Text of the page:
E.ON (FWB: EOAN) is seeking assistance from the German regulator to support what it calls the world’s most efficient combined-cycle gas power plant.

The Irsching 4 plant, which opened in 2011, is not yet being considered for closure as may be the fate of sister plant Irsching 5, but the 550 MW is having the same profitability issues as a result of market conditions.
Irsching 5 is struggling to compete with wind and solar generation that gets preferential access to the grid, and coal-fired stations that benefited from a slump in the cost of carbon permits needed to burn the fuel.

E.ON has been negotiating with grid regulator Bundesnetzagentur and network operator TenneT TSO GmbH over the future of the 845 MW Irsching 5 plant, which operated for less than a quarter of 2012.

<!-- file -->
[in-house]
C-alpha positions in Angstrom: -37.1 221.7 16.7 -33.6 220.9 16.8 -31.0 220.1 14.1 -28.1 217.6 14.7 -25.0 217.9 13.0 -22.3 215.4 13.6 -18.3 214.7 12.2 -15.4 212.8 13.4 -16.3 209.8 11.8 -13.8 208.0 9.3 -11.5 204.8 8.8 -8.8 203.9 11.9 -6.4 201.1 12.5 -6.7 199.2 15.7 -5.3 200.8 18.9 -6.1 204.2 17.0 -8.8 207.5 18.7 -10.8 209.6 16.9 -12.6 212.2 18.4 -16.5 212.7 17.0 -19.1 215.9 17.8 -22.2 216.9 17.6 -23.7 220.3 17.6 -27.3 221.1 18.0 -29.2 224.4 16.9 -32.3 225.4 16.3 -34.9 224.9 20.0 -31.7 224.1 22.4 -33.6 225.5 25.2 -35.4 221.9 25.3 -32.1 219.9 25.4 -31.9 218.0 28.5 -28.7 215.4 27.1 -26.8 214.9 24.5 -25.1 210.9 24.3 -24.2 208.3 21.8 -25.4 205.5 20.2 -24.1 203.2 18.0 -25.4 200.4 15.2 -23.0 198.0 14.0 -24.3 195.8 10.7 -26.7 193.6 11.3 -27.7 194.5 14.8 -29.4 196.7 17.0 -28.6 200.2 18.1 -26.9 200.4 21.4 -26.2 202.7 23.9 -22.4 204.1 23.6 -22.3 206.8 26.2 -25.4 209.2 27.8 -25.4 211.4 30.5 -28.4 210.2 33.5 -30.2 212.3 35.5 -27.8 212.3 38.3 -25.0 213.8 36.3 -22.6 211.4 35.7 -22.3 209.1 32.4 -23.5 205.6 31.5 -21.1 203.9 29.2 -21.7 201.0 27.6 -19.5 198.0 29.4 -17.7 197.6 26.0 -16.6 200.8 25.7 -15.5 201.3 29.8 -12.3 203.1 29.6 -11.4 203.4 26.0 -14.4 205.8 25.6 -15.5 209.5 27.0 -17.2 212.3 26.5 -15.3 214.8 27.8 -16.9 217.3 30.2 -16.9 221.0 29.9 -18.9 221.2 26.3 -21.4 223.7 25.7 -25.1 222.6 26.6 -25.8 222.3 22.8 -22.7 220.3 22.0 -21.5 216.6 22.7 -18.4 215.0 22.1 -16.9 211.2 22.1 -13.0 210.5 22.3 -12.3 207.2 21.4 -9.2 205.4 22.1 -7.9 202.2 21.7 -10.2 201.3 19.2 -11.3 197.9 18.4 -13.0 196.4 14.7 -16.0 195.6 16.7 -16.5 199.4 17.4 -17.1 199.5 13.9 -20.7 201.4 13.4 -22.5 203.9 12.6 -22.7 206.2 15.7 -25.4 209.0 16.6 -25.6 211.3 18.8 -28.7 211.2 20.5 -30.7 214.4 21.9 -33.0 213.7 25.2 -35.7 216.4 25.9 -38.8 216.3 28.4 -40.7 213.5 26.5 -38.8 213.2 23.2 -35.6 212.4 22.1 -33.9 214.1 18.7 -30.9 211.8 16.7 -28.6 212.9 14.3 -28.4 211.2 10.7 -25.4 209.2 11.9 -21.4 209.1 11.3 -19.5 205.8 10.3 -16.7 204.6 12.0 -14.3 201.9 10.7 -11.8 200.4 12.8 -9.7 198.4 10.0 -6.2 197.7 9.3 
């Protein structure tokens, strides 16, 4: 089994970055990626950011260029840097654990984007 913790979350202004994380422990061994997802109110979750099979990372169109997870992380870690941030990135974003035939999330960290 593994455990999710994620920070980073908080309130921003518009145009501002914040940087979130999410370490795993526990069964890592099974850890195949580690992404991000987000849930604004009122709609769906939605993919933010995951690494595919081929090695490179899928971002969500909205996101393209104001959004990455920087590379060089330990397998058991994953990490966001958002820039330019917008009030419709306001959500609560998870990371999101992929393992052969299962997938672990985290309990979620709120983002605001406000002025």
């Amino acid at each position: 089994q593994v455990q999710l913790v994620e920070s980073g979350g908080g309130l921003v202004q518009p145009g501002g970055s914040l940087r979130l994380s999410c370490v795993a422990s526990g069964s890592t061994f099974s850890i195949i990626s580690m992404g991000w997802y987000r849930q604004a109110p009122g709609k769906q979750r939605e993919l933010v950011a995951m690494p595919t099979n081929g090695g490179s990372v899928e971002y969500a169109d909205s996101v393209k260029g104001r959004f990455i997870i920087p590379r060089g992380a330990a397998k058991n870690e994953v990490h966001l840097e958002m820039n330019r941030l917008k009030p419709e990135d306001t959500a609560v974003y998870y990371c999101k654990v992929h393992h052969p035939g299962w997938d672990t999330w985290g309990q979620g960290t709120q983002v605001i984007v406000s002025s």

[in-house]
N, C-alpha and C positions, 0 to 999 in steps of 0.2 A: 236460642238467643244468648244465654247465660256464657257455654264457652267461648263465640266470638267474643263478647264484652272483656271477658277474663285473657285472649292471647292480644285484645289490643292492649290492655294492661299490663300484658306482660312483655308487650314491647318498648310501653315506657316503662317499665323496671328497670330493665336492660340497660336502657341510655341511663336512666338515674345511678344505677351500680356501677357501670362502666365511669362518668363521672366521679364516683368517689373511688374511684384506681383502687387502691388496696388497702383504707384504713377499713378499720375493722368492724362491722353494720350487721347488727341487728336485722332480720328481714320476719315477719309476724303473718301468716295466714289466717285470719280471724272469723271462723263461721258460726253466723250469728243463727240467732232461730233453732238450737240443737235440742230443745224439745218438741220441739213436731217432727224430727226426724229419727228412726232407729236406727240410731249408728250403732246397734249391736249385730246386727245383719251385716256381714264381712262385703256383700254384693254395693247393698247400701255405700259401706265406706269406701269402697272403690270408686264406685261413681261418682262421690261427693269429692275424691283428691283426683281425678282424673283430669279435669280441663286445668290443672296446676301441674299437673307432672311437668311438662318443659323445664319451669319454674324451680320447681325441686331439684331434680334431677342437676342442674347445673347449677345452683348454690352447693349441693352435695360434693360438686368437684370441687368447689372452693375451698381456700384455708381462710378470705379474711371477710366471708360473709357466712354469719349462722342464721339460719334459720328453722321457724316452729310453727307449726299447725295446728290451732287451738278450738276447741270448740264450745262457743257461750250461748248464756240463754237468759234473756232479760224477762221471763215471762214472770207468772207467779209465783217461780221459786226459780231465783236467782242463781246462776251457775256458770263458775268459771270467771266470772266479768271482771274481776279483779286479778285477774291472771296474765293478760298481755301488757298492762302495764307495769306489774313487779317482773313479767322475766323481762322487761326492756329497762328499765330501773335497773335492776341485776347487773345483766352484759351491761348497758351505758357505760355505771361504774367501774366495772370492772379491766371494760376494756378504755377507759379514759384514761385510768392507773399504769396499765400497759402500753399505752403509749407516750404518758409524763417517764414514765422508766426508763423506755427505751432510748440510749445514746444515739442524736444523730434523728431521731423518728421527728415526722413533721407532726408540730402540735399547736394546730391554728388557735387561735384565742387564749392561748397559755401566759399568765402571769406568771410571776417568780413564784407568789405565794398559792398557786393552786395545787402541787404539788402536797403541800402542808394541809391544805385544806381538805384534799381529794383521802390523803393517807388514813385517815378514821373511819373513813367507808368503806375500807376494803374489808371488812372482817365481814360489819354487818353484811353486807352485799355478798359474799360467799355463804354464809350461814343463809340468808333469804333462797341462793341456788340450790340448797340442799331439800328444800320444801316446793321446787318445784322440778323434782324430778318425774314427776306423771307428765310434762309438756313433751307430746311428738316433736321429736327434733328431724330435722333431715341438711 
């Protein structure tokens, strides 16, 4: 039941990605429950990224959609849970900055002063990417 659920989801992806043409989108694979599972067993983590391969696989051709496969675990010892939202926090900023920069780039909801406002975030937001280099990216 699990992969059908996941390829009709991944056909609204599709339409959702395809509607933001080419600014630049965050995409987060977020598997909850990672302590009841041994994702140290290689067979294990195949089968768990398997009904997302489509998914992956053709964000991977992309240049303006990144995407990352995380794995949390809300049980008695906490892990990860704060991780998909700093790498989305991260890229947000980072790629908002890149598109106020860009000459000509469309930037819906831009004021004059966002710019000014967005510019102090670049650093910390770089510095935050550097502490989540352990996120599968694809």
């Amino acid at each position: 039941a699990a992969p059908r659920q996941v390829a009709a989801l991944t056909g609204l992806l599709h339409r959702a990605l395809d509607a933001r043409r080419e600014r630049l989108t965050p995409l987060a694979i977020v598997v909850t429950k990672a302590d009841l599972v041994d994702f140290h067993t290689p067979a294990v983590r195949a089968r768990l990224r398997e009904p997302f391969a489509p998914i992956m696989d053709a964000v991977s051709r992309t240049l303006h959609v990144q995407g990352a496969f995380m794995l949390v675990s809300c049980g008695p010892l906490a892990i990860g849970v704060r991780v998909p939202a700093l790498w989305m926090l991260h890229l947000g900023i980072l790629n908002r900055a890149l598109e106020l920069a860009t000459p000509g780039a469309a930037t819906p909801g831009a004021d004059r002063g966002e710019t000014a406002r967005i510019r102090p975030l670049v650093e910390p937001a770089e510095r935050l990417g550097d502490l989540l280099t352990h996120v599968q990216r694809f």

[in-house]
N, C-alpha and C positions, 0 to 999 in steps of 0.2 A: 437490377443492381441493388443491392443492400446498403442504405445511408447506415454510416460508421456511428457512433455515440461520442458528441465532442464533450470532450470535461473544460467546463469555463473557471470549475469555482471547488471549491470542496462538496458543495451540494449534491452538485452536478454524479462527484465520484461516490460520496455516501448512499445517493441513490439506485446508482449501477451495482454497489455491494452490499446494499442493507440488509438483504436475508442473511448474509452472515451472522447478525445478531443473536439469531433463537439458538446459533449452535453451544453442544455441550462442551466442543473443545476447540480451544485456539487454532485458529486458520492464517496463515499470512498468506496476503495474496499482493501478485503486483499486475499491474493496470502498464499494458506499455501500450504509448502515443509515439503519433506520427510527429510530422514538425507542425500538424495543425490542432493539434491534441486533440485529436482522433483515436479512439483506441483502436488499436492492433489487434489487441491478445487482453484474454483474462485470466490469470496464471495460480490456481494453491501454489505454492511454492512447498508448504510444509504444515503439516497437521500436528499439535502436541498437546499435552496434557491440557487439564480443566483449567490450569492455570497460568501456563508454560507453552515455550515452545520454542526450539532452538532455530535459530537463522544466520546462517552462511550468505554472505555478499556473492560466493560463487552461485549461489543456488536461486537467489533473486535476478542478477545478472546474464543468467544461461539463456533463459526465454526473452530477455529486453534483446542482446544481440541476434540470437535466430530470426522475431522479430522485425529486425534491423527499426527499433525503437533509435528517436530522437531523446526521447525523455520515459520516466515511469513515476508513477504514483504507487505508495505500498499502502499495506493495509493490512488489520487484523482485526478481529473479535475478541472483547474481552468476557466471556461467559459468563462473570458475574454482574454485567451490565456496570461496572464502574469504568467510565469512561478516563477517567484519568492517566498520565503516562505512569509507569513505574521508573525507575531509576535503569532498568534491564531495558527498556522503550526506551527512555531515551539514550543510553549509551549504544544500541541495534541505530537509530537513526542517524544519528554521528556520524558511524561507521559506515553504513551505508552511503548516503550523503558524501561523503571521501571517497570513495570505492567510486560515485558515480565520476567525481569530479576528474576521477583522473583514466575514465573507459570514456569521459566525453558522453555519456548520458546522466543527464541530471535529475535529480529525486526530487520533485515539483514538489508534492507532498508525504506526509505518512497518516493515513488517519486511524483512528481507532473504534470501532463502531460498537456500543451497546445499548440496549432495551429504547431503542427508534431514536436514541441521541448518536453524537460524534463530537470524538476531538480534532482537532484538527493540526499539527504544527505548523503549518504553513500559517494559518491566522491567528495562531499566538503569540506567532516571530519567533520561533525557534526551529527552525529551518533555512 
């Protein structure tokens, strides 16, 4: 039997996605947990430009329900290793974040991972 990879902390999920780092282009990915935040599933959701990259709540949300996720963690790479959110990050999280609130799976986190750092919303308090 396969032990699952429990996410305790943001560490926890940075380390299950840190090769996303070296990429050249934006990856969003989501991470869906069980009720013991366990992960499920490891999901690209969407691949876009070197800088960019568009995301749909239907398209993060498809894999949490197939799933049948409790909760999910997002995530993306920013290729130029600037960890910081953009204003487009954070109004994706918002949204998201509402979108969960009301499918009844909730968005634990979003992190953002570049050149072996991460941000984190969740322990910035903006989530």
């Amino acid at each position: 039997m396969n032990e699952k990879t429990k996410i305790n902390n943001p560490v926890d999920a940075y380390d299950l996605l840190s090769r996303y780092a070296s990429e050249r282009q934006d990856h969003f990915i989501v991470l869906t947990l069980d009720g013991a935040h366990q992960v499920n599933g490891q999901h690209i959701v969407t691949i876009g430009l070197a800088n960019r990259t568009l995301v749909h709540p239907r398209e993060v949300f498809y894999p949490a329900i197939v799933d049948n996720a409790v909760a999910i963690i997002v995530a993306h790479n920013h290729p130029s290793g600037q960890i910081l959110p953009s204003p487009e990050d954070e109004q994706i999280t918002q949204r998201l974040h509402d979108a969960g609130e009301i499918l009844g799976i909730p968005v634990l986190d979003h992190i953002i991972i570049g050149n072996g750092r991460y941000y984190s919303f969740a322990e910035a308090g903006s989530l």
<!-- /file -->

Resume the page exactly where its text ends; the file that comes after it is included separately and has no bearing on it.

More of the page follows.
“Even state-of-the-art gas-fired power plants cannot be operated profitably,” Daniel Seidenspinner, an analyst at B. Metzler Seel Sohn & Co. KGaA told Bloomberg. “That confirms how much renewable energies affect the profitability of conventional power plants. The runtime of the power plants declines and also the wholesale prices for electricity.”

Germany needs flexible gas plants to underpin renewable sources if the country’s exit from nuclear power is to succeed, German Environment Minister Peter Altmaier said earlier this year, however EON Chief Executive Officer Johannes Teyssen made it clear that his company was not willing to persist with loss-making gas-fired power plants, when there is no evidence of recovery in sight.

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